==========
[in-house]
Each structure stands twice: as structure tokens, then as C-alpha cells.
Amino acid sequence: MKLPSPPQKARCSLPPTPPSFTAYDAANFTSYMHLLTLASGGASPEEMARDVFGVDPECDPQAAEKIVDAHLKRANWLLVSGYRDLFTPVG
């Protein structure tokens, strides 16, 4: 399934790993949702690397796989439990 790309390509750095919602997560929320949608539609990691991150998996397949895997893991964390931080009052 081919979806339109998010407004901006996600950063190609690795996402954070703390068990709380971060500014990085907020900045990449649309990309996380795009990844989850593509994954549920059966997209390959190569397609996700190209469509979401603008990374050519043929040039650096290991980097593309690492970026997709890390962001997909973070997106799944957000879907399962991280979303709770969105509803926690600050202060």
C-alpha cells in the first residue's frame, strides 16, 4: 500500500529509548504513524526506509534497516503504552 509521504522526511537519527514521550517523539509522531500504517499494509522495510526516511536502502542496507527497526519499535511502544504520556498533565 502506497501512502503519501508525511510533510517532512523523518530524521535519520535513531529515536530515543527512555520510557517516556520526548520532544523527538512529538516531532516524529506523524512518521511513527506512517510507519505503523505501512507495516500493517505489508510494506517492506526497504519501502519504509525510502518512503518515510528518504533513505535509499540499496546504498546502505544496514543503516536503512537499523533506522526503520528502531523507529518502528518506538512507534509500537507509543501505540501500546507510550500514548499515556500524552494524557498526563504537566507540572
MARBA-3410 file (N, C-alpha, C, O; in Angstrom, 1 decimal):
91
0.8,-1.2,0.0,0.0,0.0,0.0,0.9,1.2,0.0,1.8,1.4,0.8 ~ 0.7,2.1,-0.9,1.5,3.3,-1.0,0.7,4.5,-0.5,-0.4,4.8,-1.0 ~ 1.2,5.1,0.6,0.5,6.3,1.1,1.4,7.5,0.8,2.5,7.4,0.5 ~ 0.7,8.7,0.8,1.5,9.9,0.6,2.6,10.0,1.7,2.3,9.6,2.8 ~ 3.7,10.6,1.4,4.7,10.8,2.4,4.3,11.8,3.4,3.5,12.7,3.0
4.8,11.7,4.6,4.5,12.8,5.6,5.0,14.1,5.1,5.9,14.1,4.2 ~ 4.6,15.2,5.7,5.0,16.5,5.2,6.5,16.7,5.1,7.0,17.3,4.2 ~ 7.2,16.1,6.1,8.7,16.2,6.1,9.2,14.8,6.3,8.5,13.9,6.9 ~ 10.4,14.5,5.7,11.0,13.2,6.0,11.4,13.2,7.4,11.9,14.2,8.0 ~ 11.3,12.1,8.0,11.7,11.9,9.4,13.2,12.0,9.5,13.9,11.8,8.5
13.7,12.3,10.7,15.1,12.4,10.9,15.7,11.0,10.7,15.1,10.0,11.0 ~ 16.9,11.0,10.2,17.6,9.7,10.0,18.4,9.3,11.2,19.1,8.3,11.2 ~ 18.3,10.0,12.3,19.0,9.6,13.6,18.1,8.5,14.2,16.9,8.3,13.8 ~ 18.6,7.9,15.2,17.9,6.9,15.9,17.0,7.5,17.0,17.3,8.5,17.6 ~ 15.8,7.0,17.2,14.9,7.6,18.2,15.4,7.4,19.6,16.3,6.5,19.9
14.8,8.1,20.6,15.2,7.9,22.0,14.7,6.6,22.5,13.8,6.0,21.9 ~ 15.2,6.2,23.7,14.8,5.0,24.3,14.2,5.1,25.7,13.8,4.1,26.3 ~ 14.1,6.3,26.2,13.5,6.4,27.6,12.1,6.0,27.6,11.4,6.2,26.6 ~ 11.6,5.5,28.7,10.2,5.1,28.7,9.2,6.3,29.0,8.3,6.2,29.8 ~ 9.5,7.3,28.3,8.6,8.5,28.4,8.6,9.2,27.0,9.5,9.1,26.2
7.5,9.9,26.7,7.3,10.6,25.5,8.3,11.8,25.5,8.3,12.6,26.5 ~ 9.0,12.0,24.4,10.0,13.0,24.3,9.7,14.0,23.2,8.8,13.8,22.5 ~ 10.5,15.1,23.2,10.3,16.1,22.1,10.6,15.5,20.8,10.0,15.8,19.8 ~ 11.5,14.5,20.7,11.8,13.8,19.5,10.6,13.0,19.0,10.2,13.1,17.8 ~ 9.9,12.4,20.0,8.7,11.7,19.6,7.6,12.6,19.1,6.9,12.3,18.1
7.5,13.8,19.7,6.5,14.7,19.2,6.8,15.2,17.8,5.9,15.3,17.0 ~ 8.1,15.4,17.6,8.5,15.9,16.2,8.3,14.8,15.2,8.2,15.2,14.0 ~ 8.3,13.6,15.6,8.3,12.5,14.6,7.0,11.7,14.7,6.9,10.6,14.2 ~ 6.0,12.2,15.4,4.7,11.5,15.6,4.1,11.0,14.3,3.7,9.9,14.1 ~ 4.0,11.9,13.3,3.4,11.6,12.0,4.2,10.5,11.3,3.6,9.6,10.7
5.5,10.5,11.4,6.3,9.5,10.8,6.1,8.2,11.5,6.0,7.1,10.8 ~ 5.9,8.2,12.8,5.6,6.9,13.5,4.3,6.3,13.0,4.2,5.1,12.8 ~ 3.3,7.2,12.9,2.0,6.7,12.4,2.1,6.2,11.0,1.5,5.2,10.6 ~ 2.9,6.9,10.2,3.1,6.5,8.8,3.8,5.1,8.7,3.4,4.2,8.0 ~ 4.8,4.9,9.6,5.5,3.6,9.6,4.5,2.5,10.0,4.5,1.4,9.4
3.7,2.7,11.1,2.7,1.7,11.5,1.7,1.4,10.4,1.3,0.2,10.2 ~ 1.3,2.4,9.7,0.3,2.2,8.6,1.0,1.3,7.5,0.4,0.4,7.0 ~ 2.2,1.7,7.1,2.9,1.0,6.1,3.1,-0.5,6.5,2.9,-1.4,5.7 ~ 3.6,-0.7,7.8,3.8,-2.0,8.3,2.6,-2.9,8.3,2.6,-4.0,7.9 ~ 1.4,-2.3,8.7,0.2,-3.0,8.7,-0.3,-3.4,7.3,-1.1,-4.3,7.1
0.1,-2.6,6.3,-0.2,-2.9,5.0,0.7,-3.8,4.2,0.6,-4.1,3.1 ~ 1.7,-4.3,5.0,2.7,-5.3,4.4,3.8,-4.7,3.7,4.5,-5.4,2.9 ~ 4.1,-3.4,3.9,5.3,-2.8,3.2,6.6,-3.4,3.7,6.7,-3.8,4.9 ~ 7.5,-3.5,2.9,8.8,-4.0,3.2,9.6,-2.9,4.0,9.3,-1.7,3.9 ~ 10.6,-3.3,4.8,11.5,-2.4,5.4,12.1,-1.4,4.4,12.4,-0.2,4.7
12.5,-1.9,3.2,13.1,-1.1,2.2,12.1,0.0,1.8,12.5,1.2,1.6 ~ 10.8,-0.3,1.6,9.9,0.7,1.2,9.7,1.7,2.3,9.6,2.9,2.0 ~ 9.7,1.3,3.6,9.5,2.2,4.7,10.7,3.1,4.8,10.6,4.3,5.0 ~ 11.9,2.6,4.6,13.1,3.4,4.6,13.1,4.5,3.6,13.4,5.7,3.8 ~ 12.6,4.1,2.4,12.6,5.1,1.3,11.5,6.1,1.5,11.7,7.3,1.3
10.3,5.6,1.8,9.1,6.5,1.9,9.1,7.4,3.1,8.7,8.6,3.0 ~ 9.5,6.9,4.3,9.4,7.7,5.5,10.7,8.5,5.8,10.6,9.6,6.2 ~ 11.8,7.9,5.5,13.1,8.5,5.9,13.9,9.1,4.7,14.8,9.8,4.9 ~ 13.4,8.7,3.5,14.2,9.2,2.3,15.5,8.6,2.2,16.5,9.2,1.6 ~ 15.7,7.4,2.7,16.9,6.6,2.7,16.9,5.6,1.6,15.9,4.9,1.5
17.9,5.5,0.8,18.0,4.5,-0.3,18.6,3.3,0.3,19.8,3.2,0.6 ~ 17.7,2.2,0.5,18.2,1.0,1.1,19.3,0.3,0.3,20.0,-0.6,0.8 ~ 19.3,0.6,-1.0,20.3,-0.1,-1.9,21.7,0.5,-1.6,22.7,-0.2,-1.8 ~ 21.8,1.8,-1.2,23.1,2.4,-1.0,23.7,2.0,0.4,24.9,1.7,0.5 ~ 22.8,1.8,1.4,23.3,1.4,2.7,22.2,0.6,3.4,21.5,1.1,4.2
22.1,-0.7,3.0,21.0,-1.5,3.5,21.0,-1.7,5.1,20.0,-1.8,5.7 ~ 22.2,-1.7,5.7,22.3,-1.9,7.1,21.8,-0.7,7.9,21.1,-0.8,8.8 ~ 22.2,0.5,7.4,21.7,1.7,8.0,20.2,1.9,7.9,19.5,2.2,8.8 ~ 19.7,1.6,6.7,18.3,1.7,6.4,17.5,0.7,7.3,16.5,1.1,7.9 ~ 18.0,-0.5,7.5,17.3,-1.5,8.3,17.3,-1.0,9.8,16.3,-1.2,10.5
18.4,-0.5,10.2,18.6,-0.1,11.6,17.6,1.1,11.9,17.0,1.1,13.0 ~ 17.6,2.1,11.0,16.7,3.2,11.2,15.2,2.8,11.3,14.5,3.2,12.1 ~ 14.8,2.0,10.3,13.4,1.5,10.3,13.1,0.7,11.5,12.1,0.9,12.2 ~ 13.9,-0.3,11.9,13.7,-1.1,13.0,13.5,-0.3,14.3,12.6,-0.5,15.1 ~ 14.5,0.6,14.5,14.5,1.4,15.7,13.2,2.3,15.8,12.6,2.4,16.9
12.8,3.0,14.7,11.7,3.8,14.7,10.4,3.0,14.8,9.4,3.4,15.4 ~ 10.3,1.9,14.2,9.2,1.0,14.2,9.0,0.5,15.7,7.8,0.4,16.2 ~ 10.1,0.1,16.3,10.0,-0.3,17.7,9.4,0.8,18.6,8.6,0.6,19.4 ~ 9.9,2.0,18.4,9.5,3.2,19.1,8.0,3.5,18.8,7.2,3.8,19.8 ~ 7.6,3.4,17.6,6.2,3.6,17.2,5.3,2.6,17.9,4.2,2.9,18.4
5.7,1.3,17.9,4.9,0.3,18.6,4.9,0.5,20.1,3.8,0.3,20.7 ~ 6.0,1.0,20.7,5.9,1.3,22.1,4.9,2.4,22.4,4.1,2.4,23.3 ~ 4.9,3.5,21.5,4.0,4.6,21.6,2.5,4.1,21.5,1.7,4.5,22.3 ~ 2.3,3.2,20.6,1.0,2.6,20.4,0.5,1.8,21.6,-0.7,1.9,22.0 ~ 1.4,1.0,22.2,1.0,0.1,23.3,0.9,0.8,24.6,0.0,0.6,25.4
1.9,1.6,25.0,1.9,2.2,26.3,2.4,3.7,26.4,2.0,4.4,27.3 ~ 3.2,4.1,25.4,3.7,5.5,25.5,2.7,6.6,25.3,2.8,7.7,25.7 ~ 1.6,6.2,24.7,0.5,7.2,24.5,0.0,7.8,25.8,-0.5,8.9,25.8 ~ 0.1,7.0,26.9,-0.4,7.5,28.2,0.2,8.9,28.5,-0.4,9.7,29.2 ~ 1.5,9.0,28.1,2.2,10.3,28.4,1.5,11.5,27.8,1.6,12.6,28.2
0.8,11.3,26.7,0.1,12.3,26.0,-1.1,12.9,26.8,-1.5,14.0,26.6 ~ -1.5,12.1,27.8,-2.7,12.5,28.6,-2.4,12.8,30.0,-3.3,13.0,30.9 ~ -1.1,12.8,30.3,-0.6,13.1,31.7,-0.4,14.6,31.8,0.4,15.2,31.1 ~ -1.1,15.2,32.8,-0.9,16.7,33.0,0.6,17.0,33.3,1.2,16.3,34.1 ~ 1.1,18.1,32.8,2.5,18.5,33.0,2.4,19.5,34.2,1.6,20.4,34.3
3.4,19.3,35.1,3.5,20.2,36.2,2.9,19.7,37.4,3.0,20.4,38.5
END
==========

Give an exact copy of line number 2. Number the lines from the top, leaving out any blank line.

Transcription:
Each structure stands twice: as structure tokens, then as C-alpha cells.